Have you heard of the term “pillar page” yet? If you work in the content marketing world, you most likely have. If you haven’t, it’s time to familiarize yourself. Content marketers have fairly recently started adopting the topic cluster website organization strategy, and they are beginning to be more proactive about implementing it on websites.
Near the end of 2017, Google made a major change to how they display snippets (AKA meta descriptions) in organic search results. According to a SISTRIX analysis, before mid-November, more than 90% of all-text snippets were only one or two rows (165 characters or less) long. By the beginning of December, over 50% displayed three rows or more (around 300 characters, on average). Google made this update to give searchers better answers to their queries.
What does this mean for the meta descriptions you write for your website pages moving forward? Should you increase the length? Do you need to go back into all of your old pages and make updates? We’ve been asking these same questions, so we looked to some of the world’s leading marketing experts for answers.
In my last article, SEO Basics: How Long Should My Blog Articles Be?, I discussed how longer articles are often showing up closer to the top in search results and getting more engagement. I also talked about how quality content always comes first, and you need to write for your audience and give them what they’re looking for to resonate with as many of your target readers as possible.
Today’s article goes hand in hand with this philosophy. We’ll discuss the relevance of keywords and how our keyword strategy needs to be different today than it has been in the past. As search engines continue to better understand how a user thinks and searches for answers, writers and content marketers need to alter the way they create new content so it can perform as powerfully as possible and work toward reaching long-term goals.
The answer to this question is probably more complex than you think (or want to believe). Over the past few years, many bloggers have pushed for 500–800-word (on average) blog articles, thinking that was the sweet spot. They weren’t necessarily wrong, but if we don’t keep learning and evolving with the latest SEO advancements and effective tactics, we’ll quickly lose touch, and our strategies will lose their value.
In a study Raven Tools conducted from February 2013 to June 2015, 78% of on-page SEO problems they found were image related. During this time, Raven’s site auditor crawled more than 200 million web pages, finding that image-related problems were much more numerous than other common issues, including those involving meta descriptions, links, and online visibility.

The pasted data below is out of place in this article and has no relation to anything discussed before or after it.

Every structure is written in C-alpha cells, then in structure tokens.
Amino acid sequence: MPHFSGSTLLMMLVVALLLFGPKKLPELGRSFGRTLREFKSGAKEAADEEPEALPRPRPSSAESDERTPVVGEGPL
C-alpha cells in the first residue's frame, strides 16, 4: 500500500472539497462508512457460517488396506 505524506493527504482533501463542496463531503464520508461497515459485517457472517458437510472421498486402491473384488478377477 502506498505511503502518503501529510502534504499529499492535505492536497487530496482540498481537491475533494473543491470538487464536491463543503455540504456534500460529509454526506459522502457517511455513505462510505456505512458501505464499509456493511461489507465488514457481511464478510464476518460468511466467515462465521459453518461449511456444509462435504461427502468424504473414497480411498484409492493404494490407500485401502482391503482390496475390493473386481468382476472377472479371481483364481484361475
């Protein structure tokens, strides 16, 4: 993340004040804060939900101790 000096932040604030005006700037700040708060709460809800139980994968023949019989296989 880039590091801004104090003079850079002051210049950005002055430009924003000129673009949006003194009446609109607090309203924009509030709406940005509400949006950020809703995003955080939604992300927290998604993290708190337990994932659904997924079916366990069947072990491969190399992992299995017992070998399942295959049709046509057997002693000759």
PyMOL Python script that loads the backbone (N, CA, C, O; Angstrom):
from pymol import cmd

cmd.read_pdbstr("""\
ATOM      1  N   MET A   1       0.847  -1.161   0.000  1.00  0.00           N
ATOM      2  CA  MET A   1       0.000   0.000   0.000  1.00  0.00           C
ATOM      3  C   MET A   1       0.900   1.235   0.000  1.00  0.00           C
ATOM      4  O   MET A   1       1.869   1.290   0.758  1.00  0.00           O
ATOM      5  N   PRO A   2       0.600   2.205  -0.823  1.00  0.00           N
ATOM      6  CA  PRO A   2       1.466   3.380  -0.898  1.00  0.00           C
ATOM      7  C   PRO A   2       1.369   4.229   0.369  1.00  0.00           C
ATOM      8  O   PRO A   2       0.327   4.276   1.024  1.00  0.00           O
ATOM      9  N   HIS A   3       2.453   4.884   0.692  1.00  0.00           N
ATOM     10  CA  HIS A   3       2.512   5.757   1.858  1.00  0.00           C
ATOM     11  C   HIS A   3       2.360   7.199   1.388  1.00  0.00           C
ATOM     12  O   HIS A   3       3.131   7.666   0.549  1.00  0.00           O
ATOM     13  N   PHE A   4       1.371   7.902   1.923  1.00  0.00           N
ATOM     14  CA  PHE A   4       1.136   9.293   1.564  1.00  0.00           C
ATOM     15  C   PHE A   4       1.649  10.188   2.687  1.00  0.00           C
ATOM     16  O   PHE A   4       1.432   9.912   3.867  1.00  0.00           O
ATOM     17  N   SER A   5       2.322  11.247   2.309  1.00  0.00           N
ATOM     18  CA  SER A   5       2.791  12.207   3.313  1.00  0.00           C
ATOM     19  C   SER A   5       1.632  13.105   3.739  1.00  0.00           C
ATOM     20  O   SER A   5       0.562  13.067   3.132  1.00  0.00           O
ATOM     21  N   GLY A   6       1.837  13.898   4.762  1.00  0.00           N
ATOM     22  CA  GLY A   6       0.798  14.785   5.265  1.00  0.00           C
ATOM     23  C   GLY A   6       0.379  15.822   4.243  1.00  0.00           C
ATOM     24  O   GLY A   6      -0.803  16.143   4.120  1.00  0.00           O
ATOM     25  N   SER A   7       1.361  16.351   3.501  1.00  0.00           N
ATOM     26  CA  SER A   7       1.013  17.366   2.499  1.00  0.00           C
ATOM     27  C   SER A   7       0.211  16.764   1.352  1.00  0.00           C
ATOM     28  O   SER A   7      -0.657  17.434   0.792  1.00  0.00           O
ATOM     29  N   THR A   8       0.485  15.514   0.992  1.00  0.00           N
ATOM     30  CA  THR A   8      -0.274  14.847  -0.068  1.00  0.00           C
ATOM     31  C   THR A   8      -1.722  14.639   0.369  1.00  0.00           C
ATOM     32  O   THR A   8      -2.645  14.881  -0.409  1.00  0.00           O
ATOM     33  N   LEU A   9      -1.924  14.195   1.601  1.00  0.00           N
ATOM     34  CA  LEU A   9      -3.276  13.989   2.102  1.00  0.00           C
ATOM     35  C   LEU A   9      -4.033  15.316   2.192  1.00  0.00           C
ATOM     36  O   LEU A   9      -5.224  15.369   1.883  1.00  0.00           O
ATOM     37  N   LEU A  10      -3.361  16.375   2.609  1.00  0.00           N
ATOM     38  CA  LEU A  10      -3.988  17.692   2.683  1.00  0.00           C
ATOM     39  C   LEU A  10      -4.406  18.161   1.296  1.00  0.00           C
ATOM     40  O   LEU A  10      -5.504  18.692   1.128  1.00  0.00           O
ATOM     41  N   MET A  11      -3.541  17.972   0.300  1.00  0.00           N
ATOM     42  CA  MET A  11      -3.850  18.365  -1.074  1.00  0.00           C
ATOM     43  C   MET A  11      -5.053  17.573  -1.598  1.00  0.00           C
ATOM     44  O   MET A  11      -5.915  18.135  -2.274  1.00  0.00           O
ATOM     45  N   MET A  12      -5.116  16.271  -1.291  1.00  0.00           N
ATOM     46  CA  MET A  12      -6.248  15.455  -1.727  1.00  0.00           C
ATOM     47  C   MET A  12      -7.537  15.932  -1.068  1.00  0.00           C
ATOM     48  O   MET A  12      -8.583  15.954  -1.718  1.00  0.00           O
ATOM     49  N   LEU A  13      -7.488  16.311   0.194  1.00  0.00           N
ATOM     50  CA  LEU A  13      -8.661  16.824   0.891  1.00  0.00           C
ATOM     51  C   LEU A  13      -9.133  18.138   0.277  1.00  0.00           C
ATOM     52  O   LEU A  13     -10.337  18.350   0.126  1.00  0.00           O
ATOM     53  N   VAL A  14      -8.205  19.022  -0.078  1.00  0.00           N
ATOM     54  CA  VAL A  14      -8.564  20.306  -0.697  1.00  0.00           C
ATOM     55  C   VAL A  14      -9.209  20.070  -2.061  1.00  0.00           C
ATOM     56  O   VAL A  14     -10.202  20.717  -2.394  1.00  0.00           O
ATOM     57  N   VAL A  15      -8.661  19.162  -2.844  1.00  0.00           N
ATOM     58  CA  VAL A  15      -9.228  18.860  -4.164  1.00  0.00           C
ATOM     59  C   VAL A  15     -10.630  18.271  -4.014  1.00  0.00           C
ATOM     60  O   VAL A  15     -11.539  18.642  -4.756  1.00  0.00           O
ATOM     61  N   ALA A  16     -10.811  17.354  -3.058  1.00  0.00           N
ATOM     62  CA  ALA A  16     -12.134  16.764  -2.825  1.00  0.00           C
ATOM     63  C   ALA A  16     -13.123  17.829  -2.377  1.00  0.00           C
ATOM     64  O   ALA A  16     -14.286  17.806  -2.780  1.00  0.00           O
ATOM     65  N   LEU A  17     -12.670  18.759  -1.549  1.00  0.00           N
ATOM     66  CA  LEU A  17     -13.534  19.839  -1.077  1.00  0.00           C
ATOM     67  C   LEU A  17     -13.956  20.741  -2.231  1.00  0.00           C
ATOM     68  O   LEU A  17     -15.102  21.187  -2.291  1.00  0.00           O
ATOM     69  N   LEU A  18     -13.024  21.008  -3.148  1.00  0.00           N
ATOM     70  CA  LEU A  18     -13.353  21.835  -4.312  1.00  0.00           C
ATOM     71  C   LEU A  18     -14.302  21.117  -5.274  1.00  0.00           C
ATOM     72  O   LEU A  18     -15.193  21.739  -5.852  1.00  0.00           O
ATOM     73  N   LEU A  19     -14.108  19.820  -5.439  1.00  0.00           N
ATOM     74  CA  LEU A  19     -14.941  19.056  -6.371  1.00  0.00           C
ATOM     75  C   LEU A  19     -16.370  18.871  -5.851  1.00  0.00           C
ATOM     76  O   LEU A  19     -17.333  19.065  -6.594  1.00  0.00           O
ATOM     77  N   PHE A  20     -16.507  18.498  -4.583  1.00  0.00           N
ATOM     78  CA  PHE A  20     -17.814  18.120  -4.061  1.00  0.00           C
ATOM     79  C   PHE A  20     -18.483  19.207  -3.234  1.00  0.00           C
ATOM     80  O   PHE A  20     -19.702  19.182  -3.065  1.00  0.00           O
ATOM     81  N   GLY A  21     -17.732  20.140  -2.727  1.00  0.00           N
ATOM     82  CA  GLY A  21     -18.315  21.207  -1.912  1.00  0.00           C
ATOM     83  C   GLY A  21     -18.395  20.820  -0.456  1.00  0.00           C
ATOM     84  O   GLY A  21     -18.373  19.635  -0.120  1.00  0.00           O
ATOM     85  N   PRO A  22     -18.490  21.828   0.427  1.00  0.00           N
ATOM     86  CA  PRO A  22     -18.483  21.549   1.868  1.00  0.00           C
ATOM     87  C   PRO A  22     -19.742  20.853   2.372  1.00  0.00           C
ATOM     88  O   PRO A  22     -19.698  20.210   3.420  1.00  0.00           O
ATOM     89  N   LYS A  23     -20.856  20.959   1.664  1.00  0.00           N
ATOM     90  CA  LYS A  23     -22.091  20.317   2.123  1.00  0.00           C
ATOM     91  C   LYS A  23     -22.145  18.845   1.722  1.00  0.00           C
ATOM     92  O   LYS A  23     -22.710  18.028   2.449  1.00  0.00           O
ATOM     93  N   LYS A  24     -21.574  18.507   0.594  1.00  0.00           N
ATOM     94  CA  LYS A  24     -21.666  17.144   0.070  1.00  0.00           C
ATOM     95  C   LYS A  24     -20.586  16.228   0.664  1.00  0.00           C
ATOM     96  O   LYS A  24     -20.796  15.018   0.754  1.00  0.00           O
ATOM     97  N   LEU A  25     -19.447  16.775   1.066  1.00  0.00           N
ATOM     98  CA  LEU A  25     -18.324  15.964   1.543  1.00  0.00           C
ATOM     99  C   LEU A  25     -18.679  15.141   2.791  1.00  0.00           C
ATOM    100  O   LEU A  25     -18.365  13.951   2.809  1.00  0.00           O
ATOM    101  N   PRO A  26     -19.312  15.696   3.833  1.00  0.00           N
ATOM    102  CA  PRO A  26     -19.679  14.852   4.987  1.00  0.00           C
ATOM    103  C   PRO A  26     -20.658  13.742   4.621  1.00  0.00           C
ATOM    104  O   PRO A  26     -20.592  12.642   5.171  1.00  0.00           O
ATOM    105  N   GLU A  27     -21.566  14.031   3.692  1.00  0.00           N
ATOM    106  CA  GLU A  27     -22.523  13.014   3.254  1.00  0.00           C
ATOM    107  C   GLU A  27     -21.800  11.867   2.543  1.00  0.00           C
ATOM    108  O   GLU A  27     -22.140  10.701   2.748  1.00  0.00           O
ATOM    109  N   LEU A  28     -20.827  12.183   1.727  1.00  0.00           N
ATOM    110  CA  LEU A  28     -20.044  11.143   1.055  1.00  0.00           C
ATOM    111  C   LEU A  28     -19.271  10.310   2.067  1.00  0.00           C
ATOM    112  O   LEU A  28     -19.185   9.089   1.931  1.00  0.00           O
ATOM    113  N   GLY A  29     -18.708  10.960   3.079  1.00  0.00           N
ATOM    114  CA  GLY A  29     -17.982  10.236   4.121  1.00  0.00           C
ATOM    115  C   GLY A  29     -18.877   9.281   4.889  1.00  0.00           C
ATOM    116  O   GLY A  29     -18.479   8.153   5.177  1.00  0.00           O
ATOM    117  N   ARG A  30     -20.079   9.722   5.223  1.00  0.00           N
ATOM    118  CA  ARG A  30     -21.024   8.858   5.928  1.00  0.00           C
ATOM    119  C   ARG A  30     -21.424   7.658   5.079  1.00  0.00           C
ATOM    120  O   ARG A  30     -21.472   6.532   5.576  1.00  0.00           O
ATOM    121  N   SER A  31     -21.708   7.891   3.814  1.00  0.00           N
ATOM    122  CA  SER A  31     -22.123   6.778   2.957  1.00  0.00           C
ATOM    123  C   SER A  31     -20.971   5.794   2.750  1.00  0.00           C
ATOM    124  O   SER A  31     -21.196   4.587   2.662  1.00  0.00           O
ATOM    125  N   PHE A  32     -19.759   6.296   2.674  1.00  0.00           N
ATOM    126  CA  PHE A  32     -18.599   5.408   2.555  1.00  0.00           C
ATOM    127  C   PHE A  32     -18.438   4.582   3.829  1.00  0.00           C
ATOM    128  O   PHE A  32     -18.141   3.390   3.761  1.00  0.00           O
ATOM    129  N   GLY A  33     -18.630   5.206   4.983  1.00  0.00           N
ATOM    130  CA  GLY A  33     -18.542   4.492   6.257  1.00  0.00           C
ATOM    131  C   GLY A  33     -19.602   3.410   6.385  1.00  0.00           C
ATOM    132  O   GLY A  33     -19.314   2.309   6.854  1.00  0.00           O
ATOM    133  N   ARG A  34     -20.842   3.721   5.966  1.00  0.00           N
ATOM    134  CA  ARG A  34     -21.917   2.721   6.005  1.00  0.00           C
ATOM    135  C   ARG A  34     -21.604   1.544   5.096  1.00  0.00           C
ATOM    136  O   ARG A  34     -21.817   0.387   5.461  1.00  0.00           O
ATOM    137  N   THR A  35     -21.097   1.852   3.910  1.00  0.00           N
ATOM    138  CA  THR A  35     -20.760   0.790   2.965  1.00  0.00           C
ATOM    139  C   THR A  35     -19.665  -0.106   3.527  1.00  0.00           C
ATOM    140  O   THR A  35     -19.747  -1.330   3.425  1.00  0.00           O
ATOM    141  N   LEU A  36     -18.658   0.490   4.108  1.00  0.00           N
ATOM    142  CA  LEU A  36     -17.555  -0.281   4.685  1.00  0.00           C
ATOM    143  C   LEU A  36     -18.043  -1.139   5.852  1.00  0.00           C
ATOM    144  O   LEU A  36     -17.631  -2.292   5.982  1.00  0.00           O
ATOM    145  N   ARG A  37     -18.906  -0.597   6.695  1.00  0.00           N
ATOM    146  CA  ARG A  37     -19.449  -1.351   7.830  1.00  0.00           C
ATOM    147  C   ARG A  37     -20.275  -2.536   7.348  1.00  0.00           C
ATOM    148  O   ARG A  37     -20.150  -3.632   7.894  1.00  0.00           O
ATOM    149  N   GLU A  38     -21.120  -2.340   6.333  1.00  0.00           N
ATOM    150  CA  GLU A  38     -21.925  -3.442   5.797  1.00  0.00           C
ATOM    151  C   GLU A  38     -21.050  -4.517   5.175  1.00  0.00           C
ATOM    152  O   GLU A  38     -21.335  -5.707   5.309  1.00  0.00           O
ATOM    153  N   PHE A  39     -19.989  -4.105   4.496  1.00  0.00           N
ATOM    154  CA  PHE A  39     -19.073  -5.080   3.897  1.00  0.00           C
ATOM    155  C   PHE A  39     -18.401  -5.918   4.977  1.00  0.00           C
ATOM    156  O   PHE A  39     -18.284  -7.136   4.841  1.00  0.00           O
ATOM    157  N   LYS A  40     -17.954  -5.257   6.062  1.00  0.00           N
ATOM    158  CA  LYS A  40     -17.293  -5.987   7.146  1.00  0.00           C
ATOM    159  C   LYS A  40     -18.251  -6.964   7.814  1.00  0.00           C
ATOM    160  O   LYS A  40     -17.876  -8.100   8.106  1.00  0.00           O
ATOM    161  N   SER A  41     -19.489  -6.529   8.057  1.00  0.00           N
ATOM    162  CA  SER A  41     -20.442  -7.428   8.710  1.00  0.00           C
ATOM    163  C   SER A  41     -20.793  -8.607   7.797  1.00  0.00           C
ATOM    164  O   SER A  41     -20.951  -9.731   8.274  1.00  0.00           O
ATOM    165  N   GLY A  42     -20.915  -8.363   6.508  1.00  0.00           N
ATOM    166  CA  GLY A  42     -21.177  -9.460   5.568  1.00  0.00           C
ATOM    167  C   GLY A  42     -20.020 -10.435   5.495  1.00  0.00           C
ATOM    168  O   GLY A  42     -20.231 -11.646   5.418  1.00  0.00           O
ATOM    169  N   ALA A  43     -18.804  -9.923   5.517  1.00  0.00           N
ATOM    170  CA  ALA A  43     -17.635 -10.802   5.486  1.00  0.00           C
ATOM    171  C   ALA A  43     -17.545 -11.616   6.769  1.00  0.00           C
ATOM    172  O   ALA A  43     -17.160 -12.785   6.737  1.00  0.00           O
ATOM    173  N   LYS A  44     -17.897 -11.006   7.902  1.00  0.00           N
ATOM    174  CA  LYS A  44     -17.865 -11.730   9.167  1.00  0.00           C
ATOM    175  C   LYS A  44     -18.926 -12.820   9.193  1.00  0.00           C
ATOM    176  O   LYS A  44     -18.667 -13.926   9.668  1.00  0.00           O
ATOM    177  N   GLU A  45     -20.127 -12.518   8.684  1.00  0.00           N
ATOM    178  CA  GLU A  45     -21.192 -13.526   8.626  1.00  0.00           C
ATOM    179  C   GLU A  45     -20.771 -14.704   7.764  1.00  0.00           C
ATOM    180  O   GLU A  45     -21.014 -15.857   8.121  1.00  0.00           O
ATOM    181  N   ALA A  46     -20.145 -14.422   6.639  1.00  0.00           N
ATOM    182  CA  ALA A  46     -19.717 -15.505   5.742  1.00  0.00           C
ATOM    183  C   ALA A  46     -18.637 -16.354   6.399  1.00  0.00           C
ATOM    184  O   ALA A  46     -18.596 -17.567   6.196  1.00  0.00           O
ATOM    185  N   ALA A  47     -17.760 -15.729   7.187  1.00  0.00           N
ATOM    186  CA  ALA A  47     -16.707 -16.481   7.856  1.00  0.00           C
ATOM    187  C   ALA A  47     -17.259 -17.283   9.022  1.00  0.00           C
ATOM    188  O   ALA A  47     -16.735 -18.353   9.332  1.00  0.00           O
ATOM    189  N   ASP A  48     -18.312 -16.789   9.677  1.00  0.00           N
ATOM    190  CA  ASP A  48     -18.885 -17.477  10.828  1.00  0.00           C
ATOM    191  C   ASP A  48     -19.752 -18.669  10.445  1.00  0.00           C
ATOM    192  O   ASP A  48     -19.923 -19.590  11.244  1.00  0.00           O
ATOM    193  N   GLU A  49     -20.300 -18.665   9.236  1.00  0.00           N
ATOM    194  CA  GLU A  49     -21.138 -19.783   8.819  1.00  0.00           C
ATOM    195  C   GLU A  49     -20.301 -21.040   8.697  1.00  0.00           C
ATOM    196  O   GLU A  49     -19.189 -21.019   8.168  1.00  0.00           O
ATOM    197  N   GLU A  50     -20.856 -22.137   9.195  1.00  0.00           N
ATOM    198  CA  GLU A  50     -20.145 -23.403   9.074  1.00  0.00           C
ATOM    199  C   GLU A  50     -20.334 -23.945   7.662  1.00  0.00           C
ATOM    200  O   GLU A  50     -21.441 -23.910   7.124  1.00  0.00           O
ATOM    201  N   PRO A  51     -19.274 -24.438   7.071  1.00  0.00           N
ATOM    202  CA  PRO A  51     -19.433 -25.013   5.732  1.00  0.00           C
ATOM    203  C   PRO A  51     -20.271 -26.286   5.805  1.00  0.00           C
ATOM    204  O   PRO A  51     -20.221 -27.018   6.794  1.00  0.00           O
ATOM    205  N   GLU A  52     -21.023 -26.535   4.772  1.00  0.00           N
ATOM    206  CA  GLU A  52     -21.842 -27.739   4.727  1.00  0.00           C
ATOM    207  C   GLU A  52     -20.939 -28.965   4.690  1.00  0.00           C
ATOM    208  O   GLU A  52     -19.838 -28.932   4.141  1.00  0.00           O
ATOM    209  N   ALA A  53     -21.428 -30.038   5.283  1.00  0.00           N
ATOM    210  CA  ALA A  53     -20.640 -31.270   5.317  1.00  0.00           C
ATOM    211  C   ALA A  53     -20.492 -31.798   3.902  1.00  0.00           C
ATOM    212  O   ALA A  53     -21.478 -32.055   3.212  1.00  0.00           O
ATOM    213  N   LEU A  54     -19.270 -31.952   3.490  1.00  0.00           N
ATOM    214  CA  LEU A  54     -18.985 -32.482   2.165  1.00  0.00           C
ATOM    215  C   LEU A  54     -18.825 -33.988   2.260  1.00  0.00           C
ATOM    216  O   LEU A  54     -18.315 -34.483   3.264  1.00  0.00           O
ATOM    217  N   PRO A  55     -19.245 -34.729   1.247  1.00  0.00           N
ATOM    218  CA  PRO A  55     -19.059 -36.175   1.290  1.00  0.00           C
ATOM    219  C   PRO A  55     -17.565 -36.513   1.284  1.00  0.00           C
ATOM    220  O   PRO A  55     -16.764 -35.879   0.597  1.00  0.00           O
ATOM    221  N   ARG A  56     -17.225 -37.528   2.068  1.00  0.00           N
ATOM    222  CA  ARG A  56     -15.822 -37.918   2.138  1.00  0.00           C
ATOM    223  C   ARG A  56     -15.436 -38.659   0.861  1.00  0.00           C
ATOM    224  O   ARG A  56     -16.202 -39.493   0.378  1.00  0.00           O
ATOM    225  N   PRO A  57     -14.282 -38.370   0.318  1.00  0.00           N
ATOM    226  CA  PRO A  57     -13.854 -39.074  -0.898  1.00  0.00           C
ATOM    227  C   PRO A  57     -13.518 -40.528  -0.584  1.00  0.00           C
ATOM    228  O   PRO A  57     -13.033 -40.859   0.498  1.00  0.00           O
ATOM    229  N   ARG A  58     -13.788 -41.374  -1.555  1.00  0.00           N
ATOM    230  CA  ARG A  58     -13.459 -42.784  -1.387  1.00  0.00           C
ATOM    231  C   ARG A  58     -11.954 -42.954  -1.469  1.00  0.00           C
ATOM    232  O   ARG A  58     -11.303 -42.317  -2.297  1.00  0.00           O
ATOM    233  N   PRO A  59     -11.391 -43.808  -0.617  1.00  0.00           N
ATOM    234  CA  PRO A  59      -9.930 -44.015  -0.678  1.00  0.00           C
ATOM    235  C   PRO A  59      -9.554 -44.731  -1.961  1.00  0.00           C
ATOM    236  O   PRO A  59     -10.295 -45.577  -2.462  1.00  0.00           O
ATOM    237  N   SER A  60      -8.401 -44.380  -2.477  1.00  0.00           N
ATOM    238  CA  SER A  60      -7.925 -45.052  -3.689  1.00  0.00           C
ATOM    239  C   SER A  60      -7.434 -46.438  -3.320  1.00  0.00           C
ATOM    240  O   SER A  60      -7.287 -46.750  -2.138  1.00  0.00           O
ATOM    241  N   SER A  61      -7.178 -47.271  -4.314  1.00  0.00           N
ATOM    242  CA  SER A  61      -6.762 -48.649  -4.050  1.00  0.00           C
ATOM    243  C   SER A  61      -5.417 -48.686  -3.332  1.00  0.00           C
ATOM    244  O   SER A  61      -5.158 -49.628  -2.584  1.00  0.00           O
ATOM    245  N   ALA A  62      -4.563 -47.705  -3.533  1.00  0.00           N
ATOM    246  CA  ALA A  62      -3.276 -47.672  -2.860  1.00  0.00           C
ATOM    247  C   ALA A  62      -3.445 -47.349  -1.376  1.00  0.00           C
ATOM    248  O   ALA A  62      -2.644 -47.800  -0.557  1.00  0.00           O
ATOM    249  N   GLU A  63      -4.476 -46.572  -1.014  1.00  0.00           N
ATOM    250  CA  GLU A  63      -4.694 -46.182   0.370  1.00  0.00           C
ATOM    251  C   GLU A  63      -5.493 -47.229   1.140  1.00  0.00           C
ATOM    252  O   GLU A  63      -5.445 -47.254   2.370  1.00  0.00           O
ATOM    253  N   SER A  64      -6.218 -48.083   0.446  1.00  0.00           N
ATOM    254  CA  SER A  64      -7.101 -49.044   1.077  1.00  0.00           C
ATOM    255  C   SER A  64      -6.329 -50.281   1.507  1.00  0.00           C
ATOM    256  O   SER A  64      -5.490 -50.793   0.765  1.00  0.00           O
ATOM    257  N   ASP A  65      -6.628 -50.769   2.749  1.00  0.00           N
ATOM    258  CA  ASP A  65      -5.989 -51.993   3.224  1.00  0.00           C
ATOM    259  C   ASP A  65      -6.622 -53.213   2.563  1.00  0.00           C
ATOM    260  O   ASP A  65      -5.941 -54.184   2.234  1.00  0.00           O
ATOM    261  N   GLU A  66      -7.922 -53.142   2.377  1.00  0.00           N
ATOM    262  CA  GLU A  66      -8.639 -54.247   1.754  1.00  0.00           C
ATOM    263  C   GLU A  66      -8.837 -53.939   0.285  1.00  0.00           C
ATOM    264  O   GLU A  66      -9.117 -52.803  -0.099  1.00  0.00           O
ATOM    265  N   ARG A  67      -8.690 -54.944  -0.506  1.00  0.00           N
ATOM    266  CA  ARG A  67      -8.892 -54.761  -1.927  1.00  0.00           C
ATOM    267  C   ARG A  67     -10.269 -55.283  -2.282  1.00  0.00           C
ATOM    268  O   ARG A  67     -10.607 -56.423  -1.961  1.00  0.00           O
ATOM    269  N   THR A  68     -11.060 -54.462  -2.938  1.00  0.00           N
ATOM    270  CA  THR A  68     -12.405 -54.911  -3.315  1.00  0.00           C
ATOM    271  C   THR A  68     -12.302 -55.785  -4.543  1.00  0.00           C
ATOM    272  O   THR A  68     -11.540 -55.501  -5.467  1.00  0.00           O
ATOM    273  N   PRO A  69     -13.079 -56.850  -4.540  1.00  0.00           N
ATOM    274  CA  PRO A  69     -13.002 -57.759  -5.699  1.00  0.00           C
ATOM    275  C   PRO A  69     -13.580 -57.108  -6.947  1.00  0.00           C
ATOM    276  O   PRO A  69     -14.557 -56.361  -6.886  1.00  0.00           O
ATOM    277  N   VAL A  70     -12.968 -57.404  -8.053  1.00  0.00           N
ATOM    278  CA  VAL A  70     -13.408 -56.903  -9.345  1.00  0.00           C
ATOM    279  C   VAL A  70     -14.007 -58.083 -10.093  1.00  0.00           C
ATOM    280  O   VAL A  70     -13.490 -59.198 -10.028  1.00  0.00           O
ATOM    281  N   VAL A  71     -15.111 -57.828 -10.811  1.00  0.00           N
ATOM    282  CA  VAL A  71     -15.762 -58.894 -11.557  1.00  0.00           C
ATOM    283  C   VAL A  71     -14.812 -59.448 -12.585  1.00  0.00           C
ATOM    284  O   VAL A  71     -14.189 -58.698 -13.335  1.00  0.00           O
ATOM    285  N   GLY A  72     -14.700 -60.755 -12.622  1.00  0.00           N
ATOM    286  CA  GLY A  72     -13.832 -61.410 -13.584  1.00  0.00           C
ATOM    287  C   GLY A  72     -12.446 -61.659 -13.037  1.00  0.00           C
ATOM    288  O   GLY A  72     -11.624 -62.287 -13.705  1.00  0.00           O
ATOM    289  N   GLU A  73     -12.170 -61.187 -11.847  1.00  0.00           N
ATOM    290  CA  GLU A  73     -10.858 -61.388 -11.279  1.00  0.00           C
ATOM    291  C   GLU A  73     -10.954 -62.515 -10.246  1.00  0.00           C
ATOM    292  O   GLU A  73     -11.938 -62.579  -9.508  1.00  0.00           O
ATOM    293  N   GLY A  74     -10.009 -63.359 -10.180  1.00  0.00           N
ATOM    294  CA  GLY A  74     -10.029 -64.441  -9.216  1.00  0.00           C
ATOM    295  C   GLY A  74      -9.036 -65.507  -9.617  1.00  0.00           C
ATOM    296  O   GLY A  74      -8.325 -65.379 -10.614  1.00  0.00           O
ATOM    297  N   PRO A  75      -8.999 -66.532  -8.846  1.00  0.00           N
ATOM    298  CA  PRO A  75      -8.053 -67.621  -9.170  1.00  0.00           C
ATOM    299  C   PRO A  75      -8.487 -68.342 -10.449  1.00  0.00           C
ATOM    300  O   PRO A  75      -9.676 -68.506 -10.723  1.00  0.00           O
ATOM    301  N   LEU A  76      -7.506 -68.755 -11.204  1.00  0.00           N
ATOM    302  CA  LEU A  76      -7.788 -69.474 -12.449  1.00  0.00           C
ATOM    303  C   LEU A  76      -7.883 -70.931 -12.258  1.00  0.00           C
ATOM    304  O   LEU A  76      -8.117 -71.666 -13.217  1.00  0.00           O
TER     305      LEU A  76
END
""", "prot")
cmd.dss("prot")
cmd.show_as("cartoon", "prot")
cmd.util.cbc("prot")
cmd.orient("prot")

In Part 1 of this two-part blog series, we talked about three common SEO myths concerning the importance of meta descriptions, keyword optimization, and search engine ranking. Be sure to check it out if you haven't already. Today, we’re going to cover a three more topics, pulled from HubSpot’s 18 SEO Myths You Should Leave Behind in 2017. We want our customers and fellow inbound marketers to stay informed of the best SEO practices moving foward so we can all be as successful as possible. It's time to bust some more SEO myths!
Search engine optimization best practices tend to change every year, which can be both annoying and a challenge to keep up with. It’s essential that your inbound marketing team is well aware of new trends and keeps up to date with important changes, or your website could quickly become outdated and lose its SEO foothold. Here are several SEO myths taken from HubSpot’s ebook, 18 SEO Myths You Should Leave Behind in 2017, with our spin and expertise added, of course.
You come across a stunning website while searching for a particular product on the web, and you’re instantly drawn in because of the appealing graphic design and beautiful imagery. You try to navigate to a page where you can learn more about the product, but you become confused, get lost, and have no idea what to do next. You get frustrated and click on to something else.
Topics: Web Design
If you’re not a print-savvy individual (most of us aren’t), you may not even know what offset printing is, let alone how it differs from digital printing. It’s important to understand a little bit about the different printing processes, however, if you’re going to work with a printing company. Today, we’re going to talk about the advantages of both offset and digital printing and how they differ from one another.
Topics: Commercial Printing
Both the old and the young are using voice search these days. You may be one of them. Whether you’re speaking to your phone (“Hey, Siri” or “Okay, Google”) or your fancy new Amazon Echo, you’ve adapted to the voice search revolution that looks likes it’s here to stay. The technology in many newer cars can even recognize your voice and several of your commands to help you find answers quickly or make calls easily while driving.